Hood’s Sarsaparilla – “Life insurance is a good thing but health insurance, by keeping the blood pure with Hood’s Sarsaparilla, is still better.”  Laboratory tests have indicated that Hood’s was 20% alcohol, so if you took enough of it you wouldn’t care whether it kept your blood pure or not!

Hoffman’s Headache Powders – “ALL HEADACHES from whatever cause cured in half an hour.”

Indapo (the Great Hindoo Remedy) – This one needs its own illustration:

Indapo - The Great Hindoo Remedy

Sometimes, a moustache is not just a moustache.

Ko-Da (The Great Mexican Blood Tonic) – “If you have Dyspepsia, Sick Headache, Liver, Kidney, Constipation or any disease of the blood, try KO-DA.”  Ko-da also made pain medication (“The Mexican King of Pain”) and a cough remedy.

Laxa-Liver Pills – “Can cure your dyspepsia–restore your stomach to a normal state, so that it will do its work, digesting food, without you knowing it.”

Laxative Bromo-Quinine Tablets – “To Cure a Cold in One Day.”  These were the world’s first cold tablets.

Madill’s Pulmonic Cough Syrup – “A guaranteed remedy for Coughs, Colds, Sore Throat, Bronchitis and other Diseases of the Throat and Lungs.”

Milburn’s Heart and Nerve Pills – “‘Milburn’s Heart and Nerve Pills have regulated my heart, toned my nerves and built up my health.’ Mrs. Selina E. Core, Amhurst, N.S.”  Also in the same newspaper: Milburn’s Rheumatic Pills (“No need for any one to suffer from rheumatism, sciatica Neuralgia, lumbago or gout…”).

Mrs. G. Vinette’s Hair Preparation – “Cures Baldness, Grey Hair, Irritation of Scalp, Eczena [sic], Removes Dandruff, Restores Grey Hair to Natural Color, Stops Falling Out, &c.  Guarantee in all cases.  References if required.”  This is a local patent medicine — Mrs. G. Vinette apparently lived on Reid Street.  Her medicine was also sold by at least one hairdresser in Ottawa.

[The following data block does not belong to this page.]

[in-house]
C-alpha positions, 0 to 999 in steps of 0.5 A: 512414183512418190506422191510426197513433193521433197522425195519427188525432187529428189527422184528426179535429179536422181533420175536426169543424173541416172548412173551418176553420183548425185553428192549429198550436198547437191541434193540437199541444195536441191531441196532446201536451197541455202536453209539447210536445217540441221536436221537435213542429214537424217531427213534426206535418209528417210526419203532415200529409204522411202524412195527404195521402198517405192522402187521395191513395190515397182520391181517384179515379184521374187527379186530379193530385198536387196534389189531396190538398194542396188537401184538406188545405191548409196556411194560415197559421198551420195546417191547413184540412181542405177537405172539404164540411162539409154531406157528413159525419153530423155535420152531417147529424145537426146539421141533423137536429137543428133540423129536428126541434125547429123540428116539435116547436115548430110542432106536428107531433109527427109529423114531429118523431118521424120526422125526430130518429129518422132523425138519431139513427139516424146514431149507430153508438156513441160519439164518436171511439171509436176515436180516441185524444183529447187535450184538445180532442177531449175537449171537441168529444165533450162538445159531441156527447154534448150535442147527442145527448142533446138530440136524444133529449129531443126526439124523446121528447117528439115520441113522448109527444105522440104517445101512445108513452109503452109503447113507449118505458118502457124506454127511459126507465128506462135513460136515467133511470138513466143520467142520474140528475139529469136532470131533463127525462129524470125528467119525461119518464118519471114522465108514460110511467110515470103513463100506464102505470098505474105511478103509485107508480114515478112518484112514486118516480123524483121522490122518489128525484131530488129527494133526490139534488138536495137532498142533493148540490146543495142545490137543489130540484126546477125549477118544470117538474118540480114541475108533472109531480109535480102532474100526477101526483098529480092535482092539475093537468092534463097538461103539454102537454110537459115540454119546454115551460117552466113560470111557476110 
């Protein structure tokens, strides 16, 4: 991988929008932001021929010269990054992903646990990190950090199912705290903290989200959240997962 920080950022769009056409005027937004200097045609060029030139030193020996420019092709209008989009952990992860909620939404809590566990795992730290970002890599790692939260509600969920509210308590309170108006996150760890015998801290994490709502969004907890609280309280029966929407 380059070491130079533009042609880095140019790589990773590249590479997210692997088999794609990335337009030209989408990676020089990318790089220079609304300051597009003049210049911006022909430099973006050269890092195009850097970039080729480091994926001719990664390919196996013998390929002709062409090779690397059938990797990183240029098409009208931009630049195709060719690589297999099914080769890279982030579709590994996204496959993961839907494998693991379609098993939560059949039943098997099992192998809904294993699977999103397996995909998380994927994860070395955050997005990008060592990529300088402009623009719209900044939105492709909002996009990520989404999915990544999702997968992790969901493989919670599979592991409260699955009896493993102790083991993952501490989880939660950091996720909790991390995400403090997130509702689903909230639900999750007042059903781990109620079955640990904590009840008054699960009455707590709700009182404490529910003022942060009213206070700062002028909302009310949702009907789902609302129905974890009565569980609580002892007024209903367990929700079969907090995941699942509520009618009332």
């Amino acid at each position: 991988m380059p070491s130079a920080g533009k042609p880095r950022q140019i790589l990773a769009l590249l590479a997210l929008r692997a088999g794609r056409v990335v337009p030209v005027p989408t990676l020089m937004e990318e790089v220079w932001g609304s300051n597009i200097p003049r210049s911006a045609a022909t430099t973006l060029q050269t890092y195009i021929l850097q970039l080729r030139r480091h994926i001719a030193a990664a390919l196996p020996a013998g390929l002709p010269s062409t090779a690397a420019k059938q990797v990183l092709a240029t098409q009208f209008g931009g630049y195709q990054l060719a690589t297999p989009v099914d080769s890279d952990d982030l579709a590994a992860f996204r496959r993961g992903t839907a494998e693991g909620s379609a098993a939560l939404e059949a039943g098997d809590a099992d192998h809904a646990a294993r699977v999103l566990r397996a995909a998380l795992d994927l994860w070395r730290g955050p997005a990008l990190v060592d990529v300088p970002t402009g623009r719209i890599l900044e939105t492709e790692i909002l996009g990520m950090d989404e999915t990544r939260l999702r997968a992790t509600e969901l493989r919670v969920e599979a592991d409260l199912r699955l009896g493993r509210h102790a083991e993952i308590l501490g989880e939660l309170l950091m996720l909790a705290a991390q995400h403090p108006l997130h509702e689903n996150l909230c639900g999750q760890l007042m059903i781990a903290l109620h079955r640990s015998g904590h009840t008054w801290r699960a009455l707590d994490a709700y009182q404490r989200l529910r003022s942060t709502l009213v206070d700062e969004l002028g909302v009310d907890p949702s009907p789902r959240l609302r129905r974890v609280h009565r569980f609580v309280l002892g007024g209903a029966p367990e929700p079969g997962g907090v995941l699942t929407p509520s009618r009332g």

Putnam’s Painless Corn Extractor – “It makes no sore spots in the flesh, and consequently is painless.”

Scott’s Emulsion – “Twill fill out your sunken eyes, hollow cheeks, and thin hands.  Why not have a plump figure?”  Another one that is still available, this is simply cod liver oil.

Swayne’s Ointment – “Cures tetter, eczema, itch, all eruptions on the face, hands, nose, etc., leaving the skin clear, white and healthy.”

Wood’s Phosphodine (The Great English Remedy) – “…guaranteed to cure all forms of Sexual Weakness, all effects of abuse of excess, Mental Worry, Excessive use of Tobacco, opium or stimulants.”  Henbane was the active ingredient in this one (link is a PDF).

I have saved the best for last.  The Examiner for that day contained two large advertisements for Dodd’s Kidney Pills, and they are frankly terrifying.  Whoever wrote the copy for them was having a bit of field day, working up fake news stories — a common advertising tactic of the time, and still used today — with lurid descriptions of what could happen if one did not take the advertised medicine (it is worth noting that Dodd’s was known for somewhat exaggerated marketing in the late-19th century).  One ad began thusly:


On another page, under the pseudo-headline “Human Sacrifices, On the Altar of Diabetes, Saved by Dodd’s Kidney Pills, Only”, the ad-man went on as follows:


May I say, “yeesh.”

It is easy to laugh at these old patent remedies, and the sometimes strident manner in which they were marketed to the public.  Some of them, like Indapo, no doubt deserve it.  However, the Peterborough Examiner for October 28th, 1898, included a couple of health-related items that are no laughing matter at all.  The paper reported that a Miss Simmons, of Deseronto, was noted to be ill upon disembarking from a steamship at Cobourg after crossing Lake Ontario from Charlotte, New York.  What she had was smallpox.  A certain Dr. Bryce took over that case, and it must have made for a busy few days for him.  He was also at that time dealing with an outbreak of typhoid in and around Cobourg, with two people already dead and another twenty infected.

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3 Responses to Nine Out Of Ten Doctors…

  1. Pingback: Nuxated Iron | Peterboriana

  2. When I was at Victoria College (1962-66) another young woman who lived in our residence was a confirmed believer in Burdock Blood Bitters which she took regularly and religiously, so they were available retail at that point. When did Absorbine (and “Jr.”) come on the market? does it appear in the “Examiner”?

    • It looks like Absorbine appeared in the early 1890s, and Absorbine Jr. in 1903. I don’t recall seeing ads for either in the “Examiner”, but I will keep my eyes open! The line appears to still be going strong even now.